terraform import azurerm_app_service.app-service /subscriptions/XXXX/resourceGroups/myManualRG/providers/Microsoft.Web/sites/myPythonWebApp

Terraform State View
Execute --> terraform state list


The above command will show the below output.

azurerm_app_service.app-service
azurerm_app_service_plan.service-plan
azurerm_resource_group.rg

finally clean up the resources 
Execute --> terraform destroy
enter yes


This will clean up all three resources we have imported from Azure cloud.

Wednesday, July 6, 2022

How to Deploy Springboot App into AKS cluster using Azure Pipelines | Deploy Docker Containers into AKS cluster using Azure Rlease Pipelines | Deploy Microservices into AKS cluster using Azure Pipelines

We are going to learn how to deploy Springboot Microservices Docker containers into Azure Kubernetes Cluster(AKS) using Azure pipelines. I have created a sample Springboot App setup in GitHub. Click here to access code base in GitHub.


Watch the steps in YouTube Channel:

Pre-requistes:

1. AKS cluster needs to be up running. You can create AKS cluster using any of one of the below options:

2. ACR is also setup in Azure cloud. 
3.  Have Azure DevOps project dashboard in 
4. Dockerfile created along with the application source code for springboot App.
6. Modify K8S manifest file per acr, image name for AKS Deployment




Implementation Steps:

Step 1 - Create Azure Build pipeline for building Docker images and uploading into ACR
Step 2 - Create Azure Release pipeline for deploying Springboot Docker containers into AKS
 
Step 1 - How to create a Azure Build Pipeline

1. Login into your Azure DevOps dashboard
2. Click on Pipelines.

3. Click on New Pipeline

4. Click on use the classic editor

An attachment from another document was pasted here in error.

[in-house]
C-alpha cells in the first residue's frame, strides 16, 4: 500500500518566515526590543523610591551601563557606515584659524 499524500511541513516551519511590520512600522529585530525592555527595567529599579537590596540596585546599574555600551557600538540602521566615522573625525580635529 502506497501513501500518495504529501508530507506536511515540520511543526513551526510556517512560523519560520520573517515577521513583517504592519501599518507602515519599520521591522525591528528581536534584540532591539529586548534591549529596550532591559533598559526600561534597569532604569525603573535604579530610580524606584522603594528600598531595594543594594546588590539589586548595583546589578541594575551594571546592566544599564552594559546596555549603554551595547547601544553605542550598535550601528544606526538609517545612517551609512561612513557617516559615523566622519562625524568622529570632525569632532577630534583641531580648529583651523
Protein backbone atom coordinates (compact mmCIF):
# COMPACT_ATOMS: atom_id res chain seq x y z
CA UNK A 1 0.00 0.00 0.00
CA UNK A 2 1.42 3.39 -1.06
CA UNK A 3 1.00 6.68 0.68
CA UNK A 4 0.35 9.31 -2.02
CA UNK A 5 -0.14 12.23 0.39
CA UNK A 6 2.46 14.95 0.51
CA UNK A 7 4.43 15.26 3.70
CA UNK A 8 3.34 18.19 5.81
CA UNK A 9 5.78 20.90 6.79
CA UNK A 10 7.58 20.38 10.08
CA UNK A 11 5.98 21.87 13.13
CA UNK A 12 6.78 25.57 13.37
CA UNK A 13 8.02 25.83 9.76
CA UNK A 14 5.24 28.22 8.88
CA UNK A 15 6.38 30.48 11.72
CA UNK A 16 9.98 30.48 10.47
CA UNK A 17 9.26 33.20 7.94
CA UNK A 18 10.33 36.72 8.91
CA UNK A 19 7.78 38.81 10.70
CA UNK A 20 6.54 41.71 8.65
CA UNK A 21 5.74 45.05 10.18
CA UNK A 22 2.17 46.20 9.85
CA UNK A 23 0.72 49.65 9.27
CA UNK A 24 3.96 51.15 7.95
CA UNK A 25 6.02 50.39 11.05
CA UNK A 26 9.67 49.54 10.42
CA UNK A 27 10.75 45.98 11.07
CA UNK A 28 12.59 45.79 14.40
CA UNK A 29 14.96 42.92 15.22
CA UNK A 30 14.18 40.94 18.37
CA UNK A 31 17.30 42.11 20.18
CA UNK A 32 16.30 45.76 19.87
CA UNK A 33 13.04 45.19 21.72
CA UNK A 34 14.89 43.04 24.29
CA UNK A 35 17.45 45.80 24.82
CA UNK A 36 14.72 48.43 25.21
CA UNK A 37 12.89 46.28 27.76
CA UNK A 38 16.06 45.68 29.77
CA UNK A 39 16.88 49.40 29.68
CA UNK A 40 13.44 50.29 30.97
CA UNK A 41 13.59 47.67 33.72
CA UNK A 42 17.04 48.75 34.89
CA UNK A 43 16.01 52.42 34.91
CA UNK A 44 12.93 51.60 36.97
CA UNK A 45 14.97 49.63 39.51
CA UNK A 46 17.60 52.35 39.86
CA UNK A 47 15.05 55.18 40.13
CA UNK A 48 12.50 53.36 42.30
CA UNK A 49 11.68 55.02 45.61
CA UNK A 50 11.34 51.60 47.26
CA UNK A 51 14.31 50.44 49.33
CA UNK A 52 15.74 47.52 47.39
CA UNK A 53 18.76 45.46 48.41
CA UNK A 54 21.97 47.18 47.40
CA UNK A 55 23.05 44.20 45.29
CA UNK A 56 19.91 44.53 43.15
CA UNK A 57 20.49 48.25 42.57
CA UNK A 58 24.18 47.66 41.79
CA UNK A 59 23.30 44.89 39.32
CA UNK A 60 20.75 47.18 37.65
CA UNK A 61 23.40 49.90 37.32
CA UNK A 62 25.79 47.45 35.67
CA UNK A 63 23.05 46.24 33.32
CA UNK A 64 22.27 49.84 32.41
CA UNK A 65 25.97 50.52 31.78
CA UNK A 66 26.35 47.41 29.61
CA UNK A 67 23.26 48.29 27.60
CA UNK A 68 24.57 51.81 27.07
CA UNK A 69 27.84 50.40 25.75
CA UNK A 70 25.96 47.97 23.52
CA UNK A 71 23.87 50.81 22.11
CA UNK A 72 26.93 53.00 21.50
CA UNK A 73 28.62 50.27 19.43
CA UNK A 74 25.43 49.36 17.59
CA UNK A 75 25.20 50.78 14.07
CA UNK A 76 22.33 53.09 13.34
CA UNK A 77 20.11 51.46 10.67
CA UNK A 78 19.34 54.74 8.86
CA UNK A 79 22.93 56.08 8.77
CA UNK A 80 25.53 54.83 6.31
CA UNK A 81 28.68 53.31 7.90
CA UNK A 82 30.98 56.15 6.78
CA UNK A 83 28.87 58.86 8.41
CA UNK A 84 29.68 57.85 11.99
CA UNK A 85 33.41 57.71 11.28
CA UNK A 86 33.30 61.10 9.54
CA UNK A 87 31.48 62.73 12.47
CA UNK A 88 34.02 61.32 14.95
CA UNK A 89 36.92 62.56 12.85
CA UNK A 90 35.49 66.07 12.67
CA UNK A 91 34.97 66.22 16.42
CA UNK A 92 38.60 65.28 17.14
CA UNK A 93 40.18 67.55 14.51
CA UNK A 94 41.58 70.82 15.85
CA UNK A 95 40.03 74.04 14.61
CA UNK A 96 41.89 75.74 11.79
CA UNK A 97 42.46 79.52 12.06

Enter your repo name and branch name where you have stored your source code along with Dockerfile:



Click on Continue. Now choose the template by typing Docker, Select Docker container and Apply.
 

Now pipeline is created with two tasks already. We need to more tasks:
Let's add Maven build task for building the JAR file.
Click on + icon and type Maven
And then enter maven goal as package



Let's modify Build an image task.


Select Push an image task

Add a task for Copying YAML file, enter the Kubernetes deployment YAML file - 

Add Publish artifact task


Now click Save + Queue and run to start Building the pipeline



Once the build is completed, you should be able to see the Docker images under 
Services --> Repositories


Step 2 - How to Create Release pipeline for deploying Docker containers into AKS Cluster 

Go to Pipelines --> Click on Releases --> New Release pipeline

Click on Stage 1 and choose a template by selecting
Deploy to a Kubernetes cluster and click on Apply


Change the stage name to Deploy to AKS


Now click on Add an artifact


Select the Build pipeline and click on the latest version

Now click on Deploy to AKS stage
Add Replace token task

Click on + to add task, type token and choose replace token task. 


Now click on replace token task and Clik on root directory, click on ... dots
 select the drop directory from below:



and enter Target file as  aks-deploy-from-acr.yaml





Click on kubectl apply


Now Click on New to enter AKS cluster connection info


Choose the Azure subscription and enter Microsoft user credentials.



Select AKS cluster from the drop down, choose default namespace


Choose command as apply and select the yaml file from the dropdown from Configuration file 



Now click on Save,
Click on Create a release

and then click Create to run the deployment


Click on Stage to see the logs

Now you will see the following tasks are in green to confirm Deployment was successful.



Let's check if deployment created any pods

kubectl get deployments


kubectl get pods


kubectl get svc

Now try to access spring boot application running inside AKS cluster by using external IP and port number


Go to the browser enter http://external IP